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Trip Report    

Skyline Ridge

Trip report for Seattle Snowshoe Backcountry Snowshoe Field Trip on Saturday, Feb 6 with 34 participants including 23 students and 11 instructors.

Avy forecast for day of trip was Moderate though had been Considerable the previous day. Most of the field trip route is not in avy terrain but a small open portion of it is. A group of three instructors was sent ahead to asses the open portion. The instructors dug a pit at approx 4450’ and concluded that the area was safe. This information was radioed to all instructors, who then proceeded with their usual instruction scenarios.

The area had received about 4” - 6” of new snow over the past 24 hours, which made for visually pleasant conditions and which required a small amount of not-overly-strenuous trail breaking: good conditions for teaching most of the material. Four ice axe runs were made in the usual open area at elevation 4400’ - 4700’. Conditions were not great for sliding but instructors were able to craft runs that were adequate for demonstrating and practicing all the self arrest scenarios.

Most instructional groups reached Skyline Lake, the high point of the day’s route, by about 1pm, by which time winds had long since died down and conditions were good for instructing the Avy Beacon scenarios. There was adequate diggable snow depth for burying and recovering the simulated victim without having to deal with any ice layers, etc. We ran into some scheduling problems among the various instructional groups at this point, which caused us to finish the Beacon scenarios about an hour later than planned.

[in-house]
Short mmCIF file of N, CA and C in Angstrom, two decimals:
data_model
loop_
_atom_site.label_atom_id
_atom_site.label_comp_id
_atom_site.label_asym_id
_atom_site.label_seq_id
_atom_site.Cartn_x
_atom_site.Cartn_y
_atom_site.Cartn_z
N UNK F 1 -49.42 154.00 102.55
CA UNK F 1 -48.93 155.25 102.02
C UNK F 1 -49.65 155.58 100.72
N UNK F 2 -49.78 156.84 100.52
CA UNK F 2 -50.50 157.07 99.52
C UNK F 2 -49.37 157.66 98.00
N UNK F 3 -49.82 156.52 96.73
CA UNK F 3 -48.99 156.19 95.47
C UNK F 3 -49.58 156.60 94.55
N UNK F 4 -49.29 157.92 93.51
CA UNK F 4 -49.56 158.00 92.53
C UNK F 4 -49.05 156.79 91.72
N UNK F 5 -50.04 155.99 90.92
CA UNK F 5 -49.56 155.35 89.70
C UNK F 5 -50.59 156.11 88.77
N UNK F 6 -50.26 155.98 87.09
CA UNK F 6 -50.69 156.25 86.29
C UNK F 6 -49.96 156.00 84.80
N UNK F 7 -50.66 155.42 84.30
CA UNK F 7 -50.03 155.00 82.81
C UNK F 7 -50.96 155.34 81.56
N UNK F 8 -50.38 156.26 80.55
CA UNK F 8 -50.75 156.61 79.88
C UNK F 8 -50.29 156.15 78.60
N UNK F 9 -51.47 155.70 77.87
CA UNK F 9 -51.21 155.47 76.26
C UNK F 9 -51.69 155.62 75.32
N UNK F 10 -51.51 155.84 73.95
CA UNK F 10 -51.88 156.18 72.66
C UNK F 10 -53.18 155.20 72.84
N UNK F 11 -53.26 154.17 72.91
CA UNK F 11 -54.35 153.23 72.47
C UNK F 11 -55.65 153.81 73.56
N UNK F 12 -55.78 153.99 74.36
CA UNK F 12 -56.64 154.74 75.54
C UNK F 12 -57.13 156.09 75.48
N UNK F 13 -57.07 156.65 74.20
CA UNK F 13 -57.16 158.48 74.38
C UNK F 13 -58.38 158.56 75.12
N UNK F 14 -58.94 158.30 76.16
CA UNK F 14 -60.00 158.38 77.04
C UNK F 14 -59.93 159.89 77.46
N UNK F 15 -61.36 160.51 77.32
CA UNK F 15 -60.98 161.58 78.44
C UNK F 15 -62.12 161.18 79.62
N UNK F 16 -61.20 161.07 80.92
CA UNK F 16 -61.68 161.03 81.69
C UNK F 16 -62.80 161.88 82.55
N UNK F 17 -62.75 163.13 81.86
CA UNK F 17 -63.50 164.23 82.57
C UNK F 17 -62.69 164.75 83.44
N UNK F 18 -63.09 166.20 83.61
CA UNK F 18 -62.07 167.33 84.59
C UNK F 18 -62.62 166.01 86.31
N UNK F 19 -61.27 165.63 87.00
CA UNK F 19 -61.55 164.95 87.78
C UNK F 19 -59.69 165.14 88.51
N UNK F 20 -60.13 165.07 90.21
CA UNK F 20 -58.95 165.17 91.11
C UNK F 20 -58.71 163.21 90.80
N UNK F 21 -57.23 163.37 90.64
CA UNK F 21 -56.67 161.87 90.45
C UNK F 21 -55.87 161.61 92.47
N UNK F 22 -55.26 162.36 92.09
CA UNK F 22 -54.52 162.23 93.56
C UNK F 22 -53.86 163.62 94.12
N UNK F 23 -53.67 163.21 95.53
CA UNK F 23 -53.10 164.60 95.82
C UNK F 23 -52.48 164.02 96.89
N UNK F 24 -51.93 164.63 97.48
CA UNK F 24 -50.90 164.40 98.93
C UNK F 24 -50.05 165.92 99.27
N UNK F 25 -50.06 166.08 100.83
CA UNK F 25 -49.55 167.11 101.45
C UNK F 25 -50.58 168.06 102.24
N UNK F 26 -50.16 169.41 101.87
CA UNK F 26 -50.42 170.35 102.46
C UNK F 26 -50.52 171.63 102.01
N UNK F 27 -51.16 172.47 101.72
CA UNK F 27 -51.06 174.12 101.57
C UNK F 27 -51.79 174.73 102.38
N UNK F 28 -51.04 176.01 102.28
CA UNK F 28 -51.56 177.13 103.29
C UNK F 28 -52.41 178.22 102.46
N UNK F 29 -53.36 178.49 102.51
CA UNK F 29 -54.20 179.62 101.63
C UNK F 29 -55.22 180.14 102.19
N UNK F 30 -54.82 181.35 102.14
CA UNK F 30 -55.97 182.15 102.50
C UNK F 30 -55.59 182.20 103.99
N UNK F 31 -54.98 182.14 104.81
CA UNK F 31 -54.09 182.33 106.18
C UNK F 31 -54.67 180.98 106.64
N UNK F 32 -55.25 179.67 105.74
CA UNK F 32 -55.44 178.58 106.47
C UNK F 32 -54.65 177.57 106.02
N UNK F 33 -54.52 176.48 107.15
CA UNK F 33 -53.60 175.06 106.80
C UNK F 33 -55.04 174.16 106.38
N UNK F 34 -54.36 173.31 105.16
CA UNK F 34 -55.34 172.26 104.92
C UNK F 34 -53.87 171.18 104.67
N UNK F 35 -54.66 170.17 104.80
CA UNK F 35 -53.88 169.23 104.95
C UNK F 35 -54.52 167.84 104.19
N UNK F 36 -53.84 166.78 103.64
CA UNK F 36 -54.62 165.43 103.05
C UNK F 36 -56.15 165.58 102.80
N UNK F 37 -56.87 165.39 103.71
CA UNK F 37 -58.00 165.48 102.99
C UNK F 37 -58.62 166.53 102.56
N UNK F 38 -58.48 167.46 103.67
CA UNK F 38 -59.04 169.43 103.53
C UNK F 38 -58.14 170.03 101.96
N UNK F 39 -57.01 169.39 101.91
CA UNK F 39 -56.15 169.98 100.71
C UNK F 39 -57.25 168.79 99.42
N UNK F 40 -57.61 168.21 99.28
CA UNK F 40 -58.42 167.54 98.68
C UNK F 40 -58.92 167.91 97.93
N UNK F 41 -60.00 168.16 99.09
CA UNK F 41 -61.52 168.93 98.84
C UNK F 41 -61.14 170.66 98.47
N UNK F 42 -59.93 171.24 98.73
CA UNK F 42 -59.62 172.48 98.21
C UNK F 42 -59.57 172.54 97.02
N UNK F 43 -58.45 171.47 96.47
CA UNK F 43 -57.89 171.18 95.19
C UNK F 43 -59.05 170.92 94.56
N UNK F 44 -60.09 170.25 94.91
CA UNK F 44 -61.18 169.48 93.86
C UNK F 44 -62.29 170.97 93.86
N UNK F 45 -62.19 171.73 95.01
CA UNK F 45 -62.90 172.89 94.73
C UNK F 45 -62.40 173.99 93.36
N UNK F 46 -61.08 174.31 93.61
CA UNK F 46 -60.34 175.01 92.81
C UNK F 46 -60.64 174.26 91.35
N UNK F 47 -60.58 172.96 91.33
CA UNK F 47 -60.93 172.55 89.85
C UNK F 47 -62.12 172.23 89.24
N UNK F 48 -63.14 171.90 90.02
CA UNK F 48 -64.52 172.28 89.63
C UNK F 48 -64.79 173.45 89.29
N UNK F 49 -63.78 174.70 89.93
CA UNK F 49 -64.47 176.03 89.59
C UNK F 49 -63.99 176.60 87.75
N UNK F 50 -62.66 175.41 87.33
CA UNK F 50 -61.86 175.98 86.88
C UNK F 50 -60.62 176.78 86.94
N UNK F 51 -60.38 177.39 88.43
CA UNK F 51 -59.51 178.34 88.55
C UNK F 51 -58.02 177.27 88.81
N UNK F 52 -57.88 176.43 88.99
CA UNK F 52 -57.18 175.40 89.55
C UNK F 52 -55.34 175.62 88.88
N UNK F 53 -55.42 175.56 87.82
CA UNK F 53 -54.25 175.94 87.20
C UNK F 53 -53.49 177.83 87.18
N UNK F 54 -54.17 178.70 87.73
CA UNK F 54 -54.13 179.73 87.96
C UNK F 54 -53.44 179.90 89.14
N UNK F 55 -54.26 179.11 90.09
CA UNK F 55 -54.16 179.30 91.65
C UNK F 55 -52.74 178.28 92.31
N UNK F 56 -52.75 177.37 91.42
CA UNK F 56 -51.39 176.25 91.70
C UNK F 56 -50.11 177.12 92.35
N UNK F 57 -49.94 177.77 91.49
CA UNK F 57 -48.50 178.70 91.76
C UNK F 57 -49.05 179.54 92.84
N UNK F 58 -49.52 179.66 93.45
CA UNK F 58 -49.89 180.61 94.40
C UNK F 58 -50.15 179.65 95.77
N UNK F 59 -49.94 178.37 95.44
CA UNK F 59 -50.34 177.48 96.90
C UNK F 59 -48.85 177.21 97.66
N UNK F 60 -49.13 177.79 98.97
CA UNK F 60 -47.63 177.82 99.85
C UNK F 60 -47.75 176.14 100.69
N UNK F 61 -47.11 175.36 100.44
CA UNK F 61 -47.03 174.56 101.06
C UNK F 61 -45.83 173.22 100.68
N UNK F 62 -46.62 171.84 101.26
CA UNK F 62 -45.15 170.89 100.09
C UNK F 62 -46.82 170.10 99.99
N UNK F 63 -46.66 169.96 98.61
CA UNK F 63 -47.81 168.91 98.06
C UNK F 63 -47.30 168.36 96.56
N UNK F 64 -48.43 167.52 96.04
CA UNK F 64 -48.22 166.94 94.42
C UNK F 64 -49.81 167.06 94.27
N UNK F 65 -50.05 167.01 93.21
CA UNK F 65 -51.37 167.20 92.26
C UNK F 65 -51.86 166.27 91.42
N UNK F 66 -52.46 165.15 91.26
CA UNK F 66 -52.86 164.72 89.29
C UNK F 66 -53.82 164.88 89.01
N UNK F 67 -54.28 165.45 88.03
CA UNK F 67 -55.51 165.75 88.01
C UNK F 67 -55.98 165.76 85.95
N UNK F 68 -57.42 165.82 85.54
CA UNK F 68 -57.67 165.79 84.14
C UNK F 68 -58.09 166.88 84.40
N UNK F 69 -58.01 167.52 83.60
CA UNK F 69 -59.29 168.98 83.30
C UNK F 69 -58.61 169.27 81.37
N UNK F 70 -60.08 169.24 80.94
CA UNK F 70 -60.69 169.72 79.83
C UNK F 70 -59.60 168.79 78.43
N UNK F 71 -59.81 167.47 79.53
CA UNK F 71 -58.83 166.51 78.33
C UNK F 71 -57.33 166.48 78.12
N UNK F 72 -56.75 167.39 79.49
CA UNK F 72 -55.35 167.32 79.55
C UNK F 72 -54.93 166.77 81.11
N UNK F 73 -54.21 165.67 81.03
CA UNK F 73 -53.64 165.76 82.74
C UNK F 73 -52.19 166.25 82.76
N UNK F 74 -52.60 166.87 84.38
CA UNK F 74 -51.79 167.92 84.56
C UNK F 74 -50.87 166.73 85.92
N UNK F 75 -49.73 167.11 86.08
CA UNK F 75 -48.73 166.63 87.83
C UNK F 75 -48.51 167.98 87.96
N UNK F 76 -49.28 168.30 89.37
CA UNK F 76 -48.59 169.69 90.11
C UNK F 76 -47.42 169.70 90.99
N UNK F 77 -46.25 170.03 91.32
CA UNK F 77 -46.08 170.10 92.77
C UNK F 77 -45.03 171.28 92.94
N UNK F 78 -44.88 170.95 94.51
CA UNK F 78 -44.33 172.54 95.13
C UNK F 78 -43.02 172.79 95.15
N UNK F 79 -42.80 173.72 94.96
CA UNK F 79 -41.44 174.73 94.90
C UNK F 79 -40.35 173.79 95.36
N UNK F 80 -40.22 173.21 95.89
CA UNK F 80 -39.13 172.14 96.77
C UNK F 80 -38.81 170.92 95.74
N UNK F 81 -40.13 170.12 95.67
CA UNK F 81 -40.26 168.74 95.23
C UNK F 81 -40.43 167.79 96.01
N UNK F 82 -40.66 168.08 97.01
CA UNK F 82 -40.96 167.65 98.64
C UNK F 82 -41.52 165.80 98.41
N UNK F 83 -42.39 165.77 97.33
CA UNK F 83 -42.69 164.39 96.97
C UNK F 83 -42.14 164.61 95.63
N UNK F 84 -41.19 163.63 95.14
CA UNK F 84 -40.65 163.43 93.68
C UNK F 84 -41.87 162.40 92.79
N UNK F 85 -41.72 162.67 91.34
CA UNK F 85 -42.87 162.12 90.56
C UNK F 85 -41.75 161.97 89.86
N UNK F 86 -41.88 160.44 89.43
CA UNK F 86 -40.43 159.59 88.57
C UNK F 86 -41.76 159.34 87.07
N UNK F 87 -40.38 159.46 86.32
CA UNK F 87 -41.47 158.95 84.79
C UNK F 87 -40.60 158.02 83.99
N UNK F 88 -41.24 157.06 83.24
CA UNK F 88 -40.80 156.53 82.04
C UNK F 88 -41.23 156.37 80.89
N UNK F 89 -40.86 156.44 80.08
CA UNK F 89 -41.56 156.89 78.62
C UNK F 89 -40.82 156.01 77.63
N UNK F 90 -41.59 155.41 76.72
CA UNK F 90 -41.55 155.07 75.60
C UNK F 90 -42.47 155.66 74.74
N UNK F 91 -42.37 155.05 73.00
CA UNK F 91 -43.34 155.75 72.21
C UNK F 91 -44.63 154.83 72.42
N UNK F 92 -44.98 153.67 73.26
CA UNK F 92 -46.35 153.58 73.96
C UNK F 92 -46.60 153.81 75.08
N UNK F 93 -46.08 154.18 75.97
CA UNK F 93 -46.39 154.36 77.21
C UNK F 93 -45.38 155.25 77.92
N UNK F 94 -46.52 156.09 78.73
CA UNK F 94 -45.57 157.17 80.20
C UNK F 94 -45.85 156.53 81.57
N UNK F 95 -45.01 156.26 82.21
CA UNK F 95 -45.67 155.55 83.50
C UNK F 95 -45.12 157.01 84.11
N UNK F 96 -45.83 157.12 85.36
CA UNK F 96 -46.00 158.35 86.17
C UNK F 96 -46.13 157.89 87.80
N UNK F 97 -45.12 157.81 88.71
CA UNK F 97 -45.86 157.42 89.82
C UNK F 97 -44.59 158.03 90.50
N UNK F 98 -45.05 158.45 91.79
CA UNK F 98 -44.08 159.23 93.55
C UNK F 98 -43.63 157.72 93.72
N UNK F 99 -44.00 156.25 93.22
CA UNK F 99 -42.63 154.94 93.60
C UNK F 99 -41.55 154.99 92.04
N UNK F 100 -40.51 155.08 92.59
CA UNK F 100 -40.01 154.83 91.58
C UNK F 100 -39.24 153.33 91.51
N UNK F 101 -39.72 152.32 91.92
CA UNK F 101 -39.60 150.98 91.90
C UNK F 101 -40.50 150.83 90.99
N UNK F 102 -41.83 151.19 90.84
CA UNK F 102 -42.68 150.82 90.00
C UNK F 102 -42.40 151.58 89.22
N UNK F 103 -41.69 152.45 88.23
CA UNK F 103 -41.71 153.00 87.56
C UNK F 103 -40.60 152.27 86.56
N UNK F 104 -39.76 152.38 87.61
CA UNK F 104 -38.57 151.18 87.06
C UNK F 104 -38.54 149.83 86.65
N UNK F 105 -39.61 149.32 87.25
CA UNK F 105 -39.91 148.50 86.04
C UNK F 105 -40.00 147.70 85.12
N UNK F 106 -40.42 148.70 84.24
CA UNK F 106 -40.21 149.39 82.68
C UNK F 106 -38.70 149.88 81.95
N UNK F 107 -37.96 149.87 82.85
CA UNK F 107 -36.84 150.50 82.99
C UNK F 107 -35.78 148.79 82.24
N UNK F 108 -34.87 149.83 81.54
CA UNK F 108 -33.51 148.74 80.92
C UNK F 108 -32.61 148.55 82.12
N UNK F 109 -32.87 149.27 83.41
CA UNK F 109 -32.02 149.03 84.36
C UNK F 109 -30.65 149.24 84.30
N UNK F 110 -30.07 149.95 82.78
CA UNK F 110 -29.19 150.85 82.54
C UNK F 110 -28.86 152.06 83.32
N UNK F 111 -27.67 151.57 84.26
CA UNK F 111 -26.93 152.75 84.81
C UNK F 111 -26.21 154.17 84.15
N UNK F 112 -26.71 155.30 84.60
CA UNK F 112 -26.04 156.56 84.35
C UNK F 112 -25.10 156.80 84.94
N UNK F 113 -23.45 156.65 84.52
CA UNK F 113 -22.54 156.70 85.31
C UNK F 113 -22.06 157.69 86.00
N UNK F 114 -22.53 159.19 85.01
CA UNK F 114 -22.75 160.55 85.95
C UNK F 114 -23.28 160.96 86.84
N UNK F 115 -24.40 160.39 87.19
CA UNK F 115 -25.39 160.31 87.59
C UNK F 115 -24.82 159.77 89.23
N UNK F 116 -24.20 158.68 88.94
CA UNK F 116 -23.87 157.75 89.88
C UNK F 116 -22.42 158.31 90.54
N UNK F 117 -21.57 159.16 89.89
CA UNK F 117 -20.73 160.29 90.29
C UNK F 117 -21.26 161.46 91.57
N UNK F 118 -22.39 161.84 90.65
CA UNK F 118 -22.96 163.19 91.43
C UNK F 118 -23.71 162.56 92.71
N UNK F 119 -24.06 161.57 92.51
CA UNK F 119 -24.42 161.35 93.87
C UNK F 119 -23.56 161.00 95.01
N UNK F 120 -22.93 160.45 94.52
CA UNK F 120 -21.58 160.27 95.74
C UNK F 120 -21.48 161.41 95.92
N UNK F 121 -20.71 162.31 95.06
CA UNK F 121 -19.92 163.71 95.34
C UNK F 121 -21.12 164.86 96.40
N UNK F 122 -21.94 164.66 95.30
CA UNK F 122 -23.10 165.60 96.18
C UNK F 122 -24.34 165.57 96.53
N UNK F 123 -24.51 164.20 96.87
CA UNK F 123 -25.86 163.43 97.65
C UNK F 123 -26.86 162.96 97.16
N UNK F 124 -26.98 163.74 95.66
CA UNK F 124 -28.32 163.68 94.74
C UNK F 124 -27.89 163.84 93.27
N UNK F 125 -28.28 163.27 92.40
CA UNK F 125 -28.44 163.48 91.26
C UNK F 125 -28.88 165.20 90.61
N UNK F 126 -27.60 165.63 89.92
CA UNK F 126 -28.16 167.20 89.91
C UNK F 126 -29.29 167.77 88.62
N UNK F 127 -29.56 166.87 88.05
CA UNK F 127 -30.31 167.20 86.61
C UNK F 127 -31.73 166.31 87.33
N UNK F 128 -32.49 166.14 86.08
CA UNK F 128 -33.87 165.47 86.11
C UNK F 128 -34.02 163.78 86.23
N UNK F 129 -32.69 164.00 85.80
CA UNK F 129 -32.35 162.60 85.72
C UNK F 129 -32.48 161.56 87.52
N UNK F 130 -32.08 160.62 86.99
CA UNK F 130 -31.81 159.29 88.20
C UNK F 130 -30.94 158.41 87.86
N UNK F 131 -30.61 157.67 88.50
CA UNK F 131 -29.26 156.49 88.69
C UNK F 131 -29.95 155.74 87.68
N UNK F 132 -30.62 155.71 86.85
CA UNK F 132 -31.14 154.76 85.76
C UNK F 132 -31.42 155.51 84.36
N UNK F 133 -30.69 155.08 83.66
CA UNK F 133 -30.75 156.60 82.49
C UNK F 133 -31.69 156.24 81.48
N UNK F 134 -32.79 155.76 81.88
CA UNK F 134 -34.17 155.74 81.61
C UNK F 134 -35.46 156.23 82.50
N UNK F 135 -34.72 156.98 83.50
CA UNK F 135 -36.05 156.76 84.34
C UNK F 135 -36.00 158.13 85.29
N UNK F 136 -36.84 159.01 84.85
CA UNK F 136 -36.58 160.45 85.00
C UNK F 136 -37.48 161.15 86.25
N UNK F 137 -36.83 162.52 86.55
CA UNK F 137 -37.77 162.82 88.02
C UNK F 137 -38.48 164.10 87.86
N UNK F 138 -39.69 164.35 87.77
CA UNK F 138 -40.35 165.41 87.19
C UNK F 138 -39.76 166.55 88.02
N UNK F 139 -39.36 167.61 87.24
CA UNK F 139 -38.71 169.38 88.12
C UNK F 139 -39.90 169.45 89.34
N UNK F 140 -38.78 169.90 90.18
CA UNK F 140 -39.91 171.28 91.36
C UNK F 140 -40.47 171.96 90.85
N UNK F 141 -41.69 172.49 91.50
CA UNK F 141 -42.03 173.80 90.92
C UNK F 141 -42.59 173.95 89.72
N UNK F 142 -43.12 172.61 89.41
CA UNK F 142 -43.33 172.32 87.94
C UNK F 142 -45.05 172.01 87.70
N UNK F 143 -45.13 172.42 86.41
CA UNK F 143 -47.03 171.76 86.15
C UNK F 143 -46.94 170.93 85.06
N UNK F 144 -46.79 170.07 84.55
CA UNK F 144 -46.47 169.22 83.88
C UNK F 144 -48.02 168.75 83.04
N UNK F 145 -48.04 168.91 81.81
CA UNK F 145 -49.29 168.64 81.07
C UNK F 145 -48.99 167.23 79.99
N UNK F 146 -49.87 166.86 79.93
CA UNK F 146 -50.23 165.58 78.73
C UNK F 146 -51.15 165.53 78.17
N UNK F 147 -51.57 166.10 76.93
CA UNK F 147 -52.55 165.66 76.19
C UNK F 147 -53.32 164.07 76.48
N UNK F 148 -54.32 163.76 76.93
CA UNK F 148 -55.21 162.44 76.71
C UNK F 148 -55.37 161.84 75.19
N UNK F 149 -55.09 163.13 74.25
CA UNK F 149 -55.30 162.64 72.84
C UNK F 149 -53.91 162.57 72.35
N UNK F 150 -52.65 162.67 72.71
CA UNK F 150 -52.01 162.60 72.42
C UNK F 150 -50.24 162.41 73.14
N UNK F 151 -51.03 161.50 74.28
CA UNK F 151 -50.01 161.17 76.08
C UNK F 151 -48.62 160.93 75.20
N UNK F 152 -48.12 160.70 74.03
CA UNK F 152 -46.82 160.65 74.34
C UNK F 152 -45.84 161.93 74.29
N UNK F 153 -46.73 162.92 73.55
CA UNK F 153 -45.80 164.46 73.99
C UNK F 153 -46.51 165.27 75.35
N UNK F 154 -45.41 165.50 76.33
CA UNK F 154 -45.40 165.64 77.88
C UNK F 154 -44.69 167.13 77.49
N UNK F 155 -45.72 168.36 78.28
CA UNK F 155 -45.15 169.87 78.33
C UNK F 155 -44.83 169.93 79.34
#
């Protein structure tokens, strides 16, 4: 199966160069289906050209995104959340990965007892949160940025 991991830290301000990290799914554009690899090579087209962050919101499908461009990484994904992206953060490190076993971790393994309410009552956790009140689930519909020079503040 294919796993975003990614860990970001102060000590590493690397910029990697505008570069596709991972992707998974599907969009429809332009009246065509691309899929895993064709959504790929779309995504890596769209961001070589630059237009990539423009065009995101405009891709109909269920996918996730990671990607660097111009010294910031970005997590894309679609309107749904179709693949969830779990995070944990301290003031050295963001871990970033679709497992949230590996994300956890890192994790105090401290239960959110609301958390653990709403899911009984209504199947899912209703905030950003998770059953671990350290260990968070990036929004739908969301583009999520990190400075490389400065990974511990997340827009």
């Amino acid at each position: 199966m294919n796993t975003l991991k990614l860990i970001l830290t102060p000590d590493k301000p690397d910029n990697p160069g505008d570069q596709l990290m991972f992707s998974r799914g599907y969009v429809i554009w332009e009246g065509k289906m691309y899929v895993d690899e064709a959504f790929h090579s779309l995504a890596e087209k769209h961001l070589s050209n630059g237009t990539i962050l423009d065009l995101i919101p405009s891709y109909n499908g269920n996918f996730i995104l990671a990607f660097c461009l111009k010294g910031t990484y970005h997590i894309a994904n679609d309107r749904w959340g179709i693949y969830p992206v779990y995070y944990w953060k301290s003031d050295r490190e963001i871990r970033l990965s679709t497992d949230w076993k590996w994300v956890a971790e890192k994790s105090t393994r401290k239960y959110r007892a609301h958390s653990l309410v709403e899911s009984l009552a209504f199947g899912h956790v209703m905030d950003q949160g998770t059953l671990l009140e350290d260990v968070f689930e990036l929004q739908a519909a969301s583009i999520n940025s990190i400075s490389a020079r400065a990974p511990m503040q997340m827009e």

Everyone was back down to the trailhead at approximately 3:30pm, about a half hour later than our original target time of 3pm.

Two points of interest to other groups instructing in this area:

1. We experienced some confusion with the Stevens Pass Ski Area parking staff about where we were to park for the field trip. Some of the staff were OK with us parking in the usual area near the trailhead but later the parking manager came over and told us all we had to move. After some discussion we were allowed to stay parked at the TH, but future parties may want to invest some time in clarifying this understanding with the parking staff.

2. During the first of our Avy Beacon rescue scenarios an unrelated party of skiers thought our simulated accident was real and rushed to respond, shovels and probes in hand. They were not amused to discover it was all pretend. We should avoid shouting “Avalanche! Avalanche! Help! Help!” in areas where there are unrelated parties within earshot.

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